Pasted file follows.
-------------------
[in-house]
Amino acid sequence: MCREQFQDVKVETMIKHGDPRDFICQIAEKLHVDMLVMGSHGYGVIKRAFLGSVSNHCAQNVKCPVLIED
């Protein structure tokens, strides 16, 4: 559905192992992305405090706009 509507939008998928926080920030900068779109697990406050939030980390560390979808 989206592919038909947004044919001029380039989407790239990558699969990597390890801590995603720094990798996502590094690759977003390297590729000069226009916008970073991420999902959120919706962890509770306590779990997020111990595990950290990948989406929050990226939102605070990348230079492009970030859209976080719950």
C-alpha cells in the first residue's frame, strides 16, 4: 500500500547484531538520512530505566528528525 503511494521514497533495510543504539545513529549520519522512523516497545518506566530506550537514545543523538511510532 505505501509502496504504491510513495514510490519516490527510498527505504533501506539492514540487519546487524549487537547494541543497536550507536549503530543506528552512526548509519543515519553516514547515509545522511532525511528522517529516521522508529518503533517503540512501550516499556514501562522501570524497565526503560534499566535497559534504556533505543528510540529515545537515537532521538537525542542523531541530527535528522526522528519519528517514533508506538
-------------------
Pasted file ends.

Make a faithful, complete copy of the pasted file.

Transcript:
[in-house]
Amino acid sequence: MCREQFQDVKVETMIKHGDPRDFICQIAEKLHVDMLVMGSHGYGVIKRAFLGSVSNHCAQNVKCPVLIED
């Protein structure tokens, strides 16, 4: 559905192992992305405090706009 509507939008998928926080920030900068779109697990406050939030980390560390979808 989206592919038909947004044919001029380039989407790239990558699969990597390890801590995603720094990798996502590094690759977003390297590729000069226009916008970073991420999902959120919706962890509770306590779990997020111990595990950290990948989406929050990226939102605070990348230079492009970030859209976080719950």
C-alpha cells in the first residue's frame, strides 16, 4: 500500500547484531538520512530505566528528525 503511494521514497533495510543504539545513529549520519522512523516497545518506566530506550537514545543523538511510532 505505501509502496504504491510513495514510490519516490527510498527505504533501506539492514540487519546487524549487537547494541543497536550507536549503530543506528552512526548509519543515519553516514547515509545522511532525511528522517529516521522508529518503533517503540512501550516499556514501562522501570524497565526503560534499566535497559534504556533505543528510540529515545537515537532521538537525542542523531541530527535528522526522528519519528517514533508506538